You ashamedly admit that it might be the truth. He goes on to tell you how he follows your blog religiously, and that he is actually currently studying at some college close by, and his lecturer directed all of the students to read your blog to gain some knowledge and improve their language. (You almost burst out laughing at this. Poor students. Poor lecturer.) After getting over his initial excitement the young police officer’s face turns a bit solemn and he asks you: Why don’t you write anymore?
You leave the earnest policeman with a glass of liquor to keep him warm, and you head off into the night. Thinking. Why don’t you write anymore? Why don’t you write?
Perhaps in the words below we will attempt, or endeavor to extricate ourselves from this morass. Perchance I will favour the well trained lawyer’s style of writing; Brief, concise, precise, and accurate. Or perhaps I will favour the grandiloquent style of some law professors and speechwriters. Maybe both. Then again, may be none. The author’s style: describing sunsets and sunrises and moons and oceans and landscapes in magnificent, almost numbing words punctuated by suffocating similes and a myriad of metaphors. No. Perhaps I should just say shag it and have a ghostwriter write out all this shit. But I’m not a rapper. I think I’ll just bumble along and wing it.
In bars. Restaurants. On the street. On the highway. In the club. Even at work and at home. The world seems to be teeming with people keening to know why you don’t write anymore. Surprisingly, people will read what you write sometimes, and if you are vain enough to include a picture or two of yourself in your articles they will know what you look like. Also, if you have a ‘common’ face (polite way of saying ‘watchman’s face), many people will think they have seen or met you before. Anyway.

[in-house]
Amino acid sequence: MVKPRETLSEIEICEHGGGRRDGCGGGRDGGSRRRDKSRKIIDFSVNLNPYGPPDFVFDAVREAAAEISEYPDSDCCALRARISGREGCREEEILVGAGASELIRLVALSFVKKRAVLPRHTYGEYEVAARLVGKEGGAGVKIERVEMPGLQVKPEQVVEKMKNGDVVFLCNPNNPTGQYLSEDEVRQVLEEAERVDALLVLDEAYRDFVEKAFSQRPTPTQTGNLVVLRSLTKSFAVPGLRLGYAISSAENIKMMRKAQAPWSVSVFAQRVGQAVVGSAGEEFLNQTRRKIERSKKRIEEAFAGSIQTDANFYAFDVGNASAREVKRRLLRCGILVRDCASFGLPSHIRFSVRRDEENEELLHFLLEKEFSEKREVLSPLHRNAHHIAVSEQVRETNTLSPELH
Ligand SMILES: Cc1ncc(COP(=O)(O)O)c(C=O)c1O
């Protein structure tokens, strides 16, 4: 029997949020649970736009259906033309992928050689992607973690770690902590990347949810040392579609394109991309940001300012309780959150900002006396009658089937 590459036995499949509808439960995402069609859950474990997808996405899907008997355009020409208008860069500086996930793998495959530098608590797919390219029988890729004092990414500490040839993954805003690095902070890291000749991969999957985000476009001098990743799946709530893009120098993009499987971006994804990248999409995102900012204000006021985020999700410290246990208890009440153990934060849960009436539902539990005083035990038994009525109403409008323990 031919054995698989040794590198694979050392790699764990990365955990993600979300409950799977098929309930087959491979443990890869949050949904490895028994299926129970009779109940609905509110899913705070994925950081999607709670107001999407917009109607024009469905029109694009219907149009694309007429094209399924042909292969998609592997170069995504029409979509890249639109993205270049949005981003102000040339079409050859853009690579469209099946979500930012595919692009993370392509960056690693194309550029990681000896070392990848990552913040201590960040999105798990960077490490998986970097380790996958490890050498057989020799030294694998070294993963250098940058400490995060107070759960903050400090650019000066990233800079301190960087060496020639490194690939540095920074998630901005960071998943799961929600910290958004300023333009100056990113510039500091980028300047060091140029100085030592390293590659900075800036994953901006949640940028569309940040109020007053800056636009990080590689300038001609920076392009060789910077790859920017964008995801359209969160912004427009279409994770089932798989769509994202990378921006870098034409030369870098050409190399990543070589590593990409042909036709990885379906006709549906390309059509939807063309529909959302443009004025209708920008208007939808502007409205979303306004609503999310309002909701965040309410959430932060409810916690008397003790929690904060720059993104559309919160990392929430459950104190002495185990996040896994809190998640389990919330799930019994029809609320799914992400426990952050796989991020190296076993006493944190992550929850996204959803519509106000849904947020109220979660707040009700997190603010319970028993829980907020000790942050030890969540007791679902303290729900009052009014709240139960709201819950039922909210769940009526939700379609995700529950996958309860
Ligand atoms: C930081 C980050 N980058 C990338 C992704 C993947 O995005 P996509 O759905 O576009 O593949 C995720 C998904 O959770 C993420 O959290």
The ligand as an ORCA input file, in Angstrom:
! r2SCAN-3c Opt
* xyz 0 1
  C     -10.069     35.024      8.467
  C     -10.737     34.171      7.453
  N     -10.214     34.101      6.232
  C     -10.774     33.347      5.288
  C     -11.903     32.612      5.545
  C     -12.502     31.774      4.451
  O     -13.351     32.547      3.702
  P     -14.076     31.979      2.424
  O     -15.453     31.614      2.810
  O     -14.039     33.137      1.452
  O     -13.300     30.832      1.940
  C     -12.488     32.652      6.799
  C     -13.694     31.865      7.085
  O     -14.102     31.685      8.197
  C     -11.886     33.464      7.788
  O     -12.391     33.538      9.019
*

Methinks the more important question is: “Why do you write? Why should you write?”
I’ve asked this question to many others, seeking to find out why they write, seeking to know what drives them. Some say it’s money that drives them, others say it’s passion. Some say that writing is a need, it is something you inexplicably need to do. Others of course write for vanity, or for fame or notoriety. Others write to stir unnecessary controversy or to spread hate steeped in mutated feminism like that girl/female/woman (what is the politically correct term?) who was insulting Subarus the other day, specifically Subarus of a blue hue. I never liked Subarus much in the first place, but now I do. I tend to gravitate towards the things which stupid people don’t like. Oh well, to each his own and we haven’t paraded ourselves here to judge.
I still remember someone telling me that I should write because I feel good while writing. But the end results are the words, the sentences, and they will be read by people. So making myself feel good then sharing the results with the reading public. I don’t know about you, but to me that sounds an awful lot like masturbating in public. Some say you can only write and write well when you are sad, or when there is a great cause that one is writing for. I don’t know. Some draw motivation from the bottle and perhaps a pack of cigarettes – Keeps them writing.
Some write to make their voice heard. Some write to make the voices in their head go quiet.
Why do you write? Why should you write? Me I don’t know.
If there’s anyone out there who has an answer to these questions, or ideas, kindly share. They might just help to spark a light.